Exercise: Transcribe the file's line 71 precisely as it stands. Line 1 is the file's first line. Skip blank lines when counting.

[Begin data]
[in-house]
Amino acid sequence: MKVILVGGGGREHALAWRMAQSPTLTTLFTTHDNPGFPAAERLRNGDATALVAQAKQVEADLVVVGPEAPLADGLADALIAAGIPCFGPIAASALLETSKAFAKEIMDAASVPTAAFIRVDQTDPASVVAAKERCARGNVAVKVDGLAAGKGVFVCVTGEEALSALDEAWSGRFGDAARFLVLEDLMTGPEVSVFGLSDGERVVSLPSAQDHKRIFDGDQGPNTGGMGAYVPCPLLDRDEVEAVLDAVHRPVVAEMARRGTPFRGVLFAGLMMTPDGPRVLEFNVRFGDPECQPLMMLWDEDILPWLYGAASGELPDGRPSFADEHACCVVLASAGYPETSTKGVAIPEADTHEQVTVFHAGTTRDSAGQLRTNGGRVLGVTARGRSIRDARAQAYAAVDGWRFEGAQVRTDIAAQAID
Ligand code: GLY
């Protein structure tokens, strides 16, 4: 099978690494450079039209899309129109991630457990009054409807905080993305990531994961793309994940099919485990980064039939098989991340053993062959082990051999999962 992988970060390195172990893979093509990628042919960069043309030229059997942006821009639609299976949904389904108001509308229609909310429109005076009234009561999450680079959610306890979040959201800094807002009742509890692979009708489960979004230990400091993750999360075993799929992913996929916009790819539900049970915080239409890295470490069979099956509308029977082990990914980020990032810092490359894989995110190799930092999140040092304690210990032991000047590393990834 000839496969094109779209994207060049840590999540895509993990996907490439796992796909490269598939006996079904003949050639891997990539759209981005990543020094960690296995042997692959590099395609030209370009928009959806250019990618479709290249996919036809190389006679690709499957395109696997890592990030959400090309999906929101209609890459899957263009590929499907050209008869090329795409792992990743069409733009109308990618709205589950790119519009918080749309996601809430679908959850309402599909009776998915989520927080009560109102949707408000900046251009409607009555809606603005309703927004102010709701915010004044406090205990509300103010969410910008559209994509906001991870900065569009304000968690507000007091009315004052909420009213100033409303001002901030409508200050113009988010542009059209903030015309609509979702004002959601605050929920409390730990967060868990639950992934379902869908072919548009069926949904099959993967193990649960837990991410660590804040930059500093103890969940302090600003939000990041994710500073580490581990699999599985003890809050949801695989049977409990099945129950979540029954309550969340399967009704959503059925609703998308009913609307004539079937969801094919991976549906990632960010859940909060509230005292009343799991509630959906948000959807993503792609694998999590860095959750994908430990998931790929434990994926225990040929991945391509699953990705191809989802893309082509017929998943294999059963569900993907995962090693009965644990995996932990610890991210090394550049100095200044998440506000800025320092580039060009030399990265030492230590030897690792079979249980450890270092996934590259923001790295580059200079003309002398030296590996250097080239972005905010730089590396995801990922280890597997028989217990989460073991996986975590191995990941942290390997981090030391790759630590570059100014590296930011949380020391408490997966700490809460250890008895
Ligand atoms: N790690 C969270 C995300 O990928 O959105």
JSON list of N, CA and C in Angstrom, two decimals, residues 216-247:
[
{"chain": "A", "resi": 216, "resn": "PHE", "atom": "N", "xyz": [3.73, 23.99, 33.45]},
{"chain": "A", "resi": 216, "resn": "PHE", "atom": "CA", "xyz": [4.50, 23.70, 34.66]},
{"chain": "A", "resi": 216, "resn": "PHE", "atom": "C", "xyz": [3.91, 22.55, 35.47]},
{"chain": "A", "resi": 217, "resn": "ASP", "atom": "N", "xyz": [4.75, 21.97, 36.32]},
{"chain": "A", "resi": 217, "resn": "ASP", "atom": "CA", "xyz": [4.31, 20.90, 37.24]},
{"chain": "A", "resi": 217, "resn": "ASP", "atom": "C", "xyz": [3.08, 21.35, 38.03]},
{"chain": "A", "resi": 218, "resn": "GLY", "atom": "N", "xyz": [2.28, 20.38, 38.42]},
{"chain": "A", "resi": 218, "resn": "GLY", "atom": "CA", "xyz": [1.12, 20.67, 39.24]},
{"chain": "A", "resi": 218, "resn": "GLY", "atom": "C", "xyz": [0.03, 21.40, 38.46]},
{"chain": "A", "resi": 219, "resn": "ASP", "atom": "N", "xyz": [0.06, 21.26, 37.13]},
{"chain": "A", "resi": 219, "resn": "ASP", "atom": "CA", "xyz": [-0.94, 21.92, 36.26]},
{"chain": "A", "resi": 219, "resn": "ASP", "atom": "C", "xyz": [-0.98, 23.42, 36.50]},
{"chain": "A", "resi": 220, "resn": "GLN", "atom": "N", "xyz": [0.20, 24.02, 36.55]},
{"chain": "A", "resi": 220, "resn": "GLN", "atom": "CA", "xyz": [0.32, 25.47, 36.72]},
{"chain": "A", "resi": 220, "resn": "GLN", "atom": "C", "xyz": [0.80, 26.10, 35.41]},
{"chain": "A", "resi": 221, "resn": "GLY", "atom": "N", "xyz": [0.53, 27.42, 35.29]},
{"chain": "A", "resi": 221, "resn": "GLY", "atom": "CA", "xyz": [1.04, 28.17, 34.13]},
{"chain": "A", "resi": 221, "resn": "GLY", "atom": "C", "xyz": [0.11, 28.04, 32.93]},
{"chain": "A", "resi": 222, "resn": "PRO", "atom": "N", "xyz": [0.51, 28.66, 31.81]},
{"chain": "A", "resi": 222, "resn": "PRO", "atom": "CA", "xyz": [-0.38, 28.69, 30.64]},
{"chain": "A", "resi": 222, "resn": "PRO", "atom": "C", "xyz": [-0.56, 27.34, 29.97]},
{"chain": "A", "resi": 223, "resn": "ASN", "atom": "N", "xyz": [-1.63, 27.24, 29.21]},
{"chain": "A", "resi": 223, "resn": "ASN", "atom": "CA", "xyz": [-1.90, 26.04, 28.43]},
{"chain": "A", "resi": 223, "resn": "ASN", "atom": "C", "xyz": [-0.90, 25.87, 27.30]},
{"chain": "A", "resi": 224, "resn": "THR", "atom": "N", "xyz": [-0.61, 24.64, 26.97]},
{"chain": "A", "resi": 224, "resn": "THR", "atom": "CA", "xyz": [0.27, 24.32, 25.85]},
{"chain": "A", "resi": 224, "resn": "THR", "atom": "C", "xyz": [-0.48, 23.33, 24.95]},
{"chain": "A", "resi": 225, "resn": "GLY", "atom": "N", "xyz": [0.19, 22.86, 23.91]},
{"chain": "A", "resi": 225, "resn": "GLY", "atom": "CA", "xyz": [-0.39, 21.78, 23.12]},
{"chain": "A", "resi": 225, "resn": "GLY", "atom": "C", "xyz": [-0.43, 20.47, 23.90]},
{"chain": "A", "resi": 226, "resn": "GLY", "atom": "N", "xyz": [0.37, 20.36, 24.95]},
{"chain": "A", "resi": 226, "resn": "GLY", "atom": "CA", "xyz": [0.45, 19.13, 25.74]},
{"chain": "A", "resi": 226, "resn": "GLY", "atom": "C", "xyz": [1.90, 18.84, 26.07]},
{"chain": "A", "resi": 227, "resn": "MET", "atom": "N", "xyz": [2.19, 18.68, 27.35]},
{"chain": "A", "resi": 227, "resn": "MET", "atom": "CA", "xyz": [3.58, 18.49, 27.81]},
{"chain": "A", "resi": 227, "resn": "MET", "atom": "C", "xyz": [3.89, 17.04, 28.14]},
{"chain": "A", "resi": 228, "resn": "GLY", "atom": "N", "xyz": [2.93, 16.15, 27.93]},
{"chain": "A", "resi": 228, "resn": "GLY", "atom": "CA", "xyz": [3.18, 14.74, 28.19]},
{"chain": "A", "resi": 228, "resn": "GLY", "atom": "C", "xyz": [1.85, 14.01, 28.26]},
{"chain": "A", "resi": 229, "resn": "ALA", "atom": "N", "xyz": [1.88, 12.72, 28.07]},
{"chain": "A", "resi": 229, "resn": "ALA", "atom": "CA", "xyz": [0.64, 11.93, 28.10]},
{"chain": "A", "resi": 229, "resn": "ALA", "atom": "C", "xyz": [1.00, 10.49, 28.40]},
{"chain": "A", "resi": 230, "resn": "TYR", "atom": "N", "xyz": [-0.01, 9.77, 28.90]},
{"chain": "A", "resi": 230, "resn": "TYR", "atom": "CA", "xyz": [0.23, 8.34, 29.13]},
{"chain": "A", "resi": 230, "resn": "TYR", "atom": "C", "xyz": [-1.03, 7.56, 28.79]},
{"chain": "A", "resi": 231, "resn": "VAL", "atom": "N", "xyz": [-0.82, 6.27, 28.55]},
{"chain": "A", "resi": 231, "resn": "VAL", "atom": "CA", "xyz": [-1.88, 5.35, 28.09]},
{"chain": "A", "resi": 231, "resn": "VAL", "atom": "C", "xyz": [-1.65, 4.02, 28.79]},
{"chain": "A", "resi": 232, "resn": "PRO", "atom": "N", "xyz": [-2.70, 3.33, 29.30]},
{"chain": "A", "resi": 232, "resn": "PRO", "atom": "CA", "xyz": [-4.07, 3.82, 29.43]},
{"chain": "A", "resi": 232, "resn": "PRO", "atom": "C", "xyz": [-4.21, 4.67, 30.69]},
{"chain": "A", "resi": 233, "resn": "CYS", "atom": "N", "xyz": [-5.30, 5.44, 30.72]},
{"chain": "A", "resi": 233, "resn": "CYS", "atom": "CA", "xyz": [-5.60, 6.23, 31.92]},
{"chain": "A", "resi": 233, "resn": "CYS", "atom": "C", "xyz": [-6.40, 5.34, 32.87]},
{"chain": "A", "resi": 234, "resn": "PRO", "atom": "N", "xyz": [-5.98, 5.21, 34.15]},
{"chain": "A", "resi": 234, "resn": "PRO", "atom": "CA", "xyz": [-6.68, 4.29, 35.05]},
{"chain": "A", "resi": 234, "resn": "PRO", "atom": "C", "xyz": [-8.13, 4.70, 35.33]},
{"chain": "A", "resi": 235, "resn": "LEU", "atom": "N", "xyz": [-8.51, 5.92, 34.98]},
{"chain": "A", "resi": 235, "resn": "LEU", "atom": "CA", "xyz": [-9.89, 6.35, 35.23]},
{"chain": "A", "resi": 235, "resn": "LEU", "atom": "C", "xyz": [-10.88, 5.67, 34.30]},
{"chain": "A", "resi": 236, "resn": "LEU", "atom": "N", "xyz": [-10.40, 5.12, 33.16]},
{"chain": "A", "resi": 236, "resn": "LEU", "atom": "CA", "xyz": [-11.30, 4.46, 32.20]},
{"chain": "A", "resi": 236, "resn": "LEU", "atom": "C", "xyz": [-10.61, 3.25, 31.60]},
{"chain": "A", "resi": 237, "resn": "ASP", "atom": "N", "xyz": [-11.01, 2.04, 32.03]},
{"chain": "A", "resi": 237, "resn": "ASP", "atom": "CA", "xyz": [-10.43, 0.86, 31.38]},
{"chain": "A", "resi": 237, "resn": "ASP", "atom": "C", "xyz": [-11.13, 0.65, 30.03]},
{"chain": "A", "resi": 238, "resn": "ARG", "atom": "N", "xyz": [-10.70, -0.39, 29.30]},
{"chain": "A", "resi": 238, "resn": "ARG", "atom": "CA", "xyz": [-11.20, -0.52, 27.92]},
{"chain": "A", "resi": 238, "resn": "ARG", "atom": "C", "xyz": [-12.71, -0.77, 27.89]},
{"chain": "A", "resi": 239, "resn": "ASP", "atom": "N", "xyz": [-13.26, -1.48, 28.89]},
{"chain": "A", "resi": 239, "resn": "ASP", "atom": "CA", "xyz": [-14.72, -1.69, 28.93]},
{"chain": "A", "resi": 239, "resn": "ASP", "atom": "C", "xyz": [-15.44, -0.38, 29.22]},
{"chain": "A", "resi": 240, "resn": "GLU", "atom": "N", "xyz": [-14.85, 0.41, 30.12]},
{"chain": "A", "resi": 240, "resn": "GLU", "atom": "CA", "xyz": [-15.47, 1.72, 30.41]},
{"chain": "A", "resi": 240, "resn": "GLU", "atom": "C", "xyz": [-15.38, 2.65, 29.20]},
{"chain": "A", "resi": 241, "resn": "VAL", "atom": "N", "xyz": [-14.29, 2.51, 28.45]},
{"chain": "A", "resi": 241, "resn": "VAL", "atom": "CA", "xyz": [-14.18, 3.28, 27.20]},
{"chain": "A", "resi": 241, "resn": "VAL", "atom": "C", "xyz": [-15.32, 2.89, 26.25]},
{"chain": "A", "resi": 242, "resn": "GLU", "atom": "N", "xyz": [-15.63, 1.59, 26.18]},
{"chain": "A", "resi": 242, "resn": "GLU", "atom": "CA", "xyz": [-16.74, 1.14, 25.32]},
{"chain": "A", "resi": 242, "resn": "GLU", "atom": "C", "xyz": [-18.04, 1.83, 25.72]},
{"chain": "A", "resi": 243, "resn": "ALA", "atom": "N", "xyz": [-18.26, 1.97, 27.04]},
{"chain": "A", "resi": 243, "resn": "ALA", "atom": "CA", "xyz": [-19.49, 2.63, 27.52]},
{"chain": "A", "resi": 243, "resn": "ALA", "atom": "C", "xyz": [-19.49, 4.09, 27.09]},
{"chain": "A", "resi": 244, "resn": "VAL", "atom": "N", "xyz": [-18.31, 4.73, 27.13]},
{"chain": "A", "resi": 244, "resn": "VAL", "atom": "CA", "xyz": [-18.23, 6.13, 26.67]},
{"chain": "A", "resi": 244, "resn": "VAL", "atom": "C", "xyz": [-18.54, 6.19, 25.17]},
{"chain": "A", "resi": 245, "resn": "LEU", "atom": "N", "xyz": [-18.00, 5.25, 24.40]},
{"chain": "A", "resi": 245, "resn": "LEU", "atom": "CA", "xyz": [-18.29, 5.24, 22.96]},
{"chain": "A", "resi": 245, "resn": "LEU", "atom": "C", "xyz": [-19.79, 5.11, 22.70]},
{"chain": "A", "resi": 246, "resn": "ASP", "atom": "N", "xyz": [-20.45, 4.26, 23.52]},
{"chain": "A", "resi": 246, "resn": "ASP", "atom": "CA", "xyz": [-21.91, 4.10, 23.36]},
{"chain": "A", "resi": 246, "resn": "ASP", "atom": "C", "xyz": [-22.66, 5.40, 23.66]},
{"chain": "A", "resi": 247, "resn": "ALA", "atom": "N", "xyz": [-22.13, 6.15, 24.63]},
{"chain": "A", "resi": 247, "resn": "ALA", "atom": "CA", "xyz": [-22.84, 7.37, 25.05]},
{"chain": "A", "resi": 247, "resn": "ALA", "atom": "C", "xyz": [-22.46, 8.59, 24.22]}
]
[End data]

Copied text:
{"chain": "A", "resi": 237, "resn": "ASP", "atom": "N", "xyz": [-11.01, 2.04, 32.03]},